Anchía and MALC, a nonpartisan organization, are investing in efforts to fight voter suppression, educate Latinos on the voting process, and ensure its 41 Texas House members feel supported in engaging their majority-Latino constituencies.

“While Latinos are about 36 percent of the Texas population, we only cast about 22 percent of total votes. That’s an alarming data point,” said Anchía, the MALC Chair, about the Latino vote and MALC’s lawsuit against the state’s effort to block paid sick leave. “If we show up to vote and participate, it will be harder for others to erect policies that make it intentionally harder for our communities to show up.” 

Another organization on the frontlines of this fight is the League of United Latin American Citizens (LULAC), the largest and oldest Latino organization in the U.S. LULAC is making deep investments in Texas, according to its national president, Domingo Garcia. Equipped with more than 100 local LULAC Councils spread across the state, LULAC is investing in voter registration, digital organizing, and pushing to expand vote-by-mail eligibility. In a lawsuit that LULAC filed against the state of Texas, they allege that the current vote-by-mail restrictions that limit age eligibility to those 65 and older disproportionately harms Texas Latinos because they tend to be younger and have a median age of 28 years old compared to 42 years old for white Texans. According to census estimates, nearly two out of every three adults 65 and older — the age to qualify for a vote-by-mail — in Texas are white. This effectively makes many Latinos, who may be suffering hardship and feel uncomfortable with voting in person because of COVID-19, unable to flex their political power.

“We’re concerned about the tortillas and frijoles issues that most of our families care about because COVID-19 is disproportionately impacting Latinos,” Garcia, the national president of LULAC and former Texas State House Representative in Dallas, said of the bread and butter issues that affect the Latino community. “[Many] Latinos are essential workers so they’ve been on the frontlines. They need health insurance to take care of them when they’re sick, they need disability insurance. Many Latino students don’t have Wi-Fi to be able to learn from home, and that’s created a serious inequity in our education system right now in Texas that needs to be bridged immediately.”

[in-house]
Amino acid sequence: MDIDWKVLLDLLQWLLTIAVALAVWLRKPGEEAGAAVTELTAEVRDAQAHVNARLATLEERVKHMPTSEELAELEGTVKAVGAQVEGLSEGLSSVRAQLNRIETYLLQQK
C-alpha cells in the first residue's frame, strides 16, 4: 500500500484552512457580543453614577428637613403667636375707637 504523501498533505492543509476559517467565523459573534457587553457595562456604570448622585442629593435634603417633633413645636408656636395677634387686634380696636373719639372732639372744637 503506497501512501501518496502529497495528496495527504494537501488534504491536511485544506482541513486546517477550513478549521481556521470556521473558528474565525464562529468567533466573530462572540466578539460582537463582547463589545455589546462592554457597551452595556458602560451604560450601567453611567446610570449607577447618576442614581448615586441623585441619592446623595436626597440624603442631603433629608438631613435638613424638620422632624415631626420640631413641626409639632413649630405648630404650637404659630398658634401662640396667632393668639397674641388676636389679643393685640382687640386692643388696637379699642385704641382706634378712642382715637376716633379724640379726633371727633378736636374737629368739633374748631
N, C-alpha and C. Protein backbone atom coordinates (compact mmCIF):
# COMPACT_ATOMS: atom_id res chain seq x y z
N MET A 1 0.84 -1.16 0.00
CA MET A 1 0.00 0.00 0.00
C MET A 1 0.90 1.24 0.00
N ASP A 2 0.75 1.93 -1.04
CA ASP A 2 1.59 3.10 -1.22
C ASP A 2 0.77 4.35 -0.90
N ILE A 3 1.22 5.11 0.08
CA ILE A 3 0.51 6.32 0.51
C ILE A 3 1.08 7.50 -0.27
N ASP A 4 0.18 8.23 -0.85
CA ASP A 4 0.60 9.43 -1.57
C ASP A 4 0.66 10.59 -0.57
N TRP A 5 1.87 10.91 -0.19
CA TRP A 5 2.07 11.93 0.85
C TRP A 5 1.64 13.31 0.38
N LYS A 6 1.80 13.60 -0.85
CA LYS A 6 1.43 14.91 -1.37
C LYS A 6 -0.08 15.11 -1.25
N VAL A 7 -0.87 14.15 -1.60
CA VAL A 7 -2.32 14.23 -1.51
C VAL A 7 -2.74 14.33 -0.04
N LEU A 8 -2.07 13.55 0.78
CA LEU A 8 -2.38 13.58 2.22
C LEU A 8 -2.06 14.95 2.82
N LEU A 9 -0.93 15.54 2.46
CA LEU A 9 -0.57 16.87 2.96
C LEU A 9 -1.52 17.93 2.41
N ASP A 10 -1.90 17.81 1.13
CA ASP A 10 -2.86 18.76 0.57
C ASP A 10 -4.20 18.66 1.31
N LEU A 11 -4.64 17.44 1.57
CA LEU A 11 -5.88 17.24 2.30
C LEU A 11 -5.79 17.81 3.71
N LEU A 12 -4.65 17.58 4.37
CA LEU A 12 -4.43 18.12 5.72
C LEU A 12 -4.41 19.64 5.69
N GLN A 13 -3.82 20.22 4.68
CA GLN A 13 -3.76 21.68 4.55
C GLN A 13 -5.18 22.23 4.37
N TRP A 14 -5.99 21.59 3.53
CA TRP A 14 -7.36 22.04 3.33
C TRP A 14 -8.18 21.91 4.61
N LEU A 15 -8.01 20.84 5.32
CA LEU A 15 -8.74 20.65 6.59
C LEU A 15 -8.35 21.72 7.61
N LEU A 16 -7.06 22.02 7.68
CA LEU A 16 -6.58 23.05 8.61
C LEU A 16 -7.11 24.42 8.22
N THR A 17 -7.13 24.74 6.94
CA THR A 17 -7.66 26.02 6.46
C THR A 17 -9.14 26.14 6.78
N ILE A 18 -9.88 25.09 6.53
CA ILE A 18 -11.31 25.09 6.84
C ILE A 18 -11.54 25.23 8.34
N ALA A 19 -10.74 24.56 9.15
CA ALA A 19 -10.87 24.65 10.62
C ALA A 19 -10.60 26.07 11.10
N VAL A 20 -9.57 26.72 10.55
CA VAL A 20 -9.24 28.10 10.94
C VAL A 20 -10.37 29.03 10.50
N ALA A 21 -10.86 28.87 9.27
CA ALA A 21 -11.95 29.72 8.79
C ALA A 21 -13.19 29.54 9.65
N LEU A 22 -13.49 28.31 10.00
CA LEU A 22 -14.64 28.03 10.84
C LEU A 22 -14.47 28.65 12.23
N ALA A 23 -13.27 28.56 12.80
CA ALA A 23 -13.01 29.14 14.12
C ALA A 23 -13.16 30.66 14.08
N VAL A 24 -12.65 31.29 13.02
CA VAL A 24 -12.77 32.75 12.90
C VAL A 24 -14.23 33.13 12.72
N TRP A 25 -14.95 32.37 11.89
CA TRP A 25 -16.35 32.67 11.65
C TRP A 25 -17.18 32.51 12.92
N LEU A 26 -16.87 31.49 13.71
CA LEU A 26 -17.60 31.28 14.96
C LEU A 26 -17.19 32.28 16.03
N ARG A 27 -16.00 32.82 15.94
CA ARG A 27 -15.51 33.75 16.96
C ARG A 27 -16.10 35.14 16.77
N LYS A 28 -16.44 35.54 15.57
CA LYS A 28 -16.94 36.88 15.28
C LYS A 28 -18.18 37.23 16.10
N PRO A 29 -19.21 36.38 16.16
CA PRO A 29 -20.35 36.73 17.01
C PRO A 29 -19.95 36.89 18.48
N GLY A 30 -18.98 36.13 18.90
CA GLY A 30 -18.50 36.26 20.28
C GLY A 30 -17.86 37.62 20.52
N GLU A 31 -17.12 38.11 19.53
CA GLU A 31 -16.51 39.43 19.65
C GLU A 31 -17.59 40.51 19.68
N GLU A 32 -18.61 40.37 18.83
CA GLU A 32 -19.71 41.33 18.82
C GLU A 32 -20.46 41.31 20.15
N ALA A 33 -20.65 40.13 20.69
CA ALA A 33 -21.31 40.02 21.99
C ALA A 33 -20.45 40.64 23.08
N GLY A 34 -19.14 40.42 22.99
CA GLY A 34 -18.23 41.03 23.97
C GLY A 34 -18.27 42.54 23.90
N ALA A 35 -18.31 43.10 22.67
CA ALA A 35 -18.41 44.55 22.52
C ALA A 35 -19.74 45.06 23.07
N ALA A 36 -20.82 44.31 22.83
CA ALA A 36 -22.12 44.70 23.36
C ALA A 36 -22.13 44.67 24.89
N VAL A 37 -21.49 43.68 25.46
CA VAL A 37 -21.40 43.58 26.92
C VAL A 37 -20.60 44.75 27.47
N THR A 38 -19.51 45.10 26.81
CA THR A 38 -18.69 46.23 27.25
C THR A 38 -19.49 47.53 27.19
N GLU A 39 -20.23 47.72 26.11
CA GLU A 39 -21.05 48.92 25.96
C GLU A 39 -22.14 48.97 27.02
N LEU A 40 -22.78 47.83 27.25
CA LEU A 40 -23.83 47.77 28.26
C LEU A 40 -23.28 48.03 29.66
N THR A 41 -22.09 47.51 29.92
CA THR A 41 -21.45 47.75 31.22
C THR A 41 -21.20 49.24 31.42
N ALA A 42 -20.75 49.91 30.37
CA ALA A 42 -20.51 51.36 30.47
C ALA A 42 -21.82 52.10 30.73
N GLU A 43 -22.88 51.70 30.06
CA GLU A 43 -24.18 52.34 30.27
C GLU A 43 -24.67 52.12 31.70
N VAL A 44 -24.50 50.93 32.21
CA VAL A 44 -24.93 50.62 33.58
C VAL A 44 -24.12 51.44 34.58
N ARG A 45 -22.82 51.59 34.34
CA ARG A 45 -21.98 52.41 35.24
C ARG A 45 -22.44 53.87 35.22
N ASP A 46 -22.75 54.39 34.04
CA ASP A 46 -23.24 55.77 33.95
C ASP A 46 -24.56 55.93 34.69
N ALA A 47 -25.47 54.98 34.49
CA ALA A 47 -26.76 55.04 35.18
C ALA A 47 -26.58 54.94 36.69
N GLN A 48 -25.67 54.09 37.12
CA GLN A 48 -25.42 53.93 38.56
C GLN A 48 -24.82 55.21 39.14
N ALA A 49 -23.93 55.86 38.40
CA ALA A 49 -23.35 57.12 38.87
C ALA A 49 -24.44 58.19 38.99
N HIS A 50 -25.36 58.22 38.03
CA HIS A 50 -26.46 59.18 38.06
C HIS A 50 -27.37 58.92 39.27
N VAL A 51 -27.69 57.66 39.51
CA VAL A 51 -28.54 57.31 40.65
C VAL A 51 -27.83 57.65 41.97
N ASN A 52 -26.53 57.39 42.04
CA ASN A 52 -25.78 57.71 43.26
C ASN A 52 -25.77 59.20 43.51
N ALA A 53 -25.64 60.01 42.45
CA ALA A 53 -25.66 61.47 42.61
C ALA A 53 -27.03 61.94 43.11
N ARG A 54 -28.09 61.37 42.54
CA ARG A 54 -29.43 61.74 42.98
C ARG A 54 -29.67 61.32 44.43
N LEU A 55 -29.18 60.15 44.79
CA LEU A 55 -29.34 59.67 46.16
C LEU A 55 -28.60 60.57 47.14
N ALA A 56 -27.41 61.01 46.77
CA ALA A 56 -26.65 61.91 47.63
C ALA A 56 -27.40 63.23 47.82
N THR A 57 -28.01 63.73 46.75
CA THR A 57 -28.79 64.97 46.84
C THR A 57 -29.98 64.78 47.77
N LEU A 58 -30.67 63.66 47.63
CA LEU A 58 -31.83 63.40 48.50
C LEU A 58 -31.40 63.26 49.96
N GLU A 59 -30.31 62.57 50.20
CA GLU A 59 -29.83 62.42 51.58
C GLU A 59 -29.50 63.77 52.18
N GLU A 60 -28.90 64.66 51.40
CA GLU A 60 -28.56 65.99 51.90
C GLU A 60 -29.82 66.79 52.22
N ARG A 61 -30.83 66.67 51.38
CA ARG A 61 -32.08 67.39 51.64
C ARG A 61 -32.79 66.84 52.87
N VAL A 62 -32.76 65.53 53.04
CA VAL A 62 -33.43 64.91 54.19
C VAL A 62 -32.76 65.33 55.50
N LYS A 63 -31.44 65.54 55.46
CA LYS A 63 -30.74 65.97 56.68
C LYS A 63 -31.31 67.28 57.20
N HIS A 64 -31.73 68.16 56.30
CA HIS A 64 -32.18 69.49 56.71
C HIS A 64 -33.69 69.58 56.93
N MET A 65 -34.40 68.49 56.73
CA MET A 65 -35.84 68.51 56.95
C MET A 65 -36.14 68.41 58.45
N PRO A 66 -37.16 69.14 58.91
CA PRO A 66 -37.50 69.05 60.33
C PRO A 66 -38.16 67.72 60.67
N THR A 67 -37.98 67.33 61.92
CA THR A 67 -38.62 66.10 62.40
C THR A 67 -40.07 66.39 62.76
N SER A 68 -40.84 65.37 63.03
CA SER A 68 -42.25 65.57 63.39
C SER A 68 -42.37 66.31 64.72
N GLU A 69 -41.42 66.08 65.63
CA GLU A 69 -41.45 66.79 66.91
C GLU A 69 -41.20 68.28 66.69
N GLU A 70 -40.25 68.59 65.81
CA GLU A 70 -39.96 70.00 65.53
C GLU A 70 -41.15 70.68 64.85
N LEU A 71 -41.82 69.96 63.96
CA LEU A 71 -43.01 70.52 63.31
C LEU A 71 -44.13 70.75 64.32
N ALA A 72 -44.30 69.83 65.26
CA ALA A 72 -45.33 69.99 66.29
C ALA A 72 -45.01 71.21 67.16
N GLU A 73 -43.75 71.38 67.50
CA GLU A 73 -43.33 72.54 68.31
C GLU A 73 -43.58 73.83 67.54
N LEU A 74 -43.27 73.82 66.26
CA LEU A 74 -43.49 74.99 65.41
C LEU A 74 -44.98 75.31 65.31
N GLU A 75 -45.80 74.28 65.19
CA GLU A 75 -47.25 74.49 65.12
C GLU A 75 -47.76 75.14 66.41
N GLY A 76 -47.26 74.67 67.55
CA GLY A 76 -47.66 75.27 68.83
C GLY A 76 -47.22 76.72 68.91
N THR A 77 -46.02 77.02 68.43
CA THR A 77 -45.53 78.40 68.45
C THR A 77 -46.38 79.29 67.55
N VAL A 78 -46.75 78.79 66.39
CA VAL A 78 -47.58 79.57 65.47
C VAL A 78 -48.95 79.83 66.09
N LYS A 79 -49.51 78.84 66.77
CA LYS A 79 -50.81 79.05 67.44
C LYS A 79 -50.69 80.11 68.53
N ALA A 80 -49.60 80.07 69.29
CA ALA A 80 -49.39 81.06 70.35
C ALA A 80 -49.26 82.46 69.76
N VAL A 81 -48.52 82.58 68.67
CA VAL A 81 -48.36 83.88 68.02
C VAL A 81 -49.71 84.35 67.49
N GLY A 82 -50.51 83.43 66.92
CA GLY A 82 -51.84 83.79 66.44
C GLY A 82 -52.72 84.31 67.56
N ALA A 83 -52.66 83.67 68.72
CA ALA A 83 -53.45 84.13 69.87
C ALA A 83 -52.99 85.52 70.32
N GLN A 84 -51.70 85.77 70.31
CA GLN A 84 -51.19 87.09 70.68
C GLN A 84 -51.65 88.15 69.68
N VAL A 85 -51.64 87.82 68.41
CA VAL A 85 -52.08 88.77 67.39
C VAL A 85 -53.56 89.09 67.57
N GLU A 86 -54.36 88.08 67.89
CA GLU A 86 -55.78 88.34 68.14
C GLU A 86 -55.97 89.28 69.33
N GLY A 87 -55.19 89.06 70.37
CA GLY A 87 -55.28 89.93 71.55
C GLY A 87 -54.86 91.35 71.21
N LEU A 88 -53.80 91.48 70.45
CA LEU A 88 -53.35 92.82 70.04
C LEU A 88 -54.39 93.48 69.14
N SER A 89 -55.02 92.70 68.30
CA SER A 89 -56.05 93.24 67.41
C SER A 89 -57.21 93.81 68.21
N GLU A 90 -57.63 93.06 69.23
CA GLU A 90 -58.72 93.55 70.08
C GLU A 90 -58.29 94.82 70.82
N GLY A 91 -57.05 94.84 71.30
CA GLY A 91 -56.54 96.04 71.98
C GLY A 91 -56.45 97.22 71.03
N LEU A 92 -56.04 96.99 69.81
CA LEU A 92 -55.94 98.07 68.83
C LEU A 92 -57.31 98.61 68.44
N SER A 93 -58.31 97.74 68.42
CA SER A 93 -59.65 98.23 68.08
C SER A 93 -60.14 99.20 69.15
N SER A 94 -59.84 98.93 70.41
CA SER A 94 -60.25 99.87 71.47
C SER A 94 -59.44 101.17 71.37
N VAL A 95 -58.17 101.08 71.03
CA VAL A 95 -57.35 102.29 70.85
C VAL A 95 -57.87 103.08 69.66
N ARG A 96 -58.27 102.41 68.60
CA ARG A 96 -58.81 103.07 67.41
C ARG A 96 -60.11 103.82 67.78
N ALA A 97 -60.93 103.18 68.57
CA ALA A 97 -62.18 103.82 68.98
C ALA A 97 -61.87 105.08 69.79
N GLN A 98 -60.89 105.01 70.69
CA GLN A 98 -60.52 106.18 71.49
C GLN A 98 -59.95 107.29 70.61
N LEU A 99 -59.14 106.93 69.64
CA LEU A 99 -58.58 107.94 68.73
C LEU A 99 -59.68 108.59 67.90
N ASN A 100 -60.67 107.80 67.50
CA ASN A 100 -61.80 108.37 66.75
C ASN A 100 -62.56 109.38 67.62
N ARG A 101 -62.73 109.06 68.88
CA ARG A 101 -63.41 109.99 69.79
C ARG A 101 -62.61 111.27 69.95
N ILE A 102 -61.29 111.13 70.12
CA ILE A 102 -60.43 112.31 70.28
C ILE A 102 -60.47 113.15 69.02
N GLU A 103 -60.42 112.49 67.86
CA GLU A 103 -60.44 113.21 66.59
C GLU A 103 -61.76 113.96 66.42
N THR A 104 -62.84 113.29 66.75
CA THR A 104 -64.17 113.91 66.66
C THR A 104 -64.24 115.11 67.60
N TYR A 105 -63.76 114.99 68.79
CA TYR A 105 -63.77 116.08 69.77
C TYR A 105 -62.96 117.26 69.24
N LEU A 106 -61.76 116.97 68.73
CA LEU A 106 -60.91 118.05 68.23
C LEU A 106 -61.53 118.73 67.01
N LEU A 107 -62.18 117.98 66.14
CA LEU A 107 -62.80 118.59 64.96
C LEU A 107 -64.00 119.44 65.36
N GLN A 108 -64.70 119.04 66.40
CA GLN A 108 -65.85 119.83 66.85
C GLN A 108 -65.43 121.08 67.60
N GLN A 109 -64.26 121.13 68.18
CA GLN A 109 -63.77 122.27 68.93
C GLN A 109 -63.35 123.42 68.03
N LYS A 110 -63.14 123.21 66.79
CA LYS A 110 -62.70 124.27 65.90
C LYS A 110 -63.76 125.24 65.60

Directions to a voting booth in both English and Spanish. Photo: Erik Hersman / Wikimedia Commons

Investing in Latino outreach & organizing

“The Democratic party has made a lot of strides from when I first got involved [in 1991]. The chairman of the party is now a Latino, Gilberto Hinojosa,” said Garcia, of LULAC, about the TDP. “At the same time, we haven’t seen the investment in grassroots organizing that it will take to have a large turnout and finally turn Texas blue.”

If Latinos do deliver Texas for Democrats, it would be a fitting end for a president who once referred to Mexican immigrants as rapists and criminals; asylum seekers as an infestation; and undocumented immigrants as animals and thugs.

“The 2016 election demonstrated that when Latinos don’t participate, we get Donald Trump in the White House. And that’s scary. Immediately, our community is put on defense,” said Rep. César Blanco, a Texas state representative and the Democratic nominee for a state senate race in El Paso. “We have to push back on his rhetoric.”

Blanco, who was just elected as one of Texas’ DNC Hispanic Committee members and formerly worked for the DNC as the western regional political director, intends to use his new Democratic leadership position to advocate for Latinos and help the party build capacity for a consistent and frequent engagement program. “We need to be talking to Latinos year round, and talking to Black voters year round,” he said. “Minority communities are often ignored throughout the year, but when it comes to elections, all of a sudden, [campaigns] are reaching out to us. Democrats need to change that. We’ve got to have a robust year round communication process with money in that program.”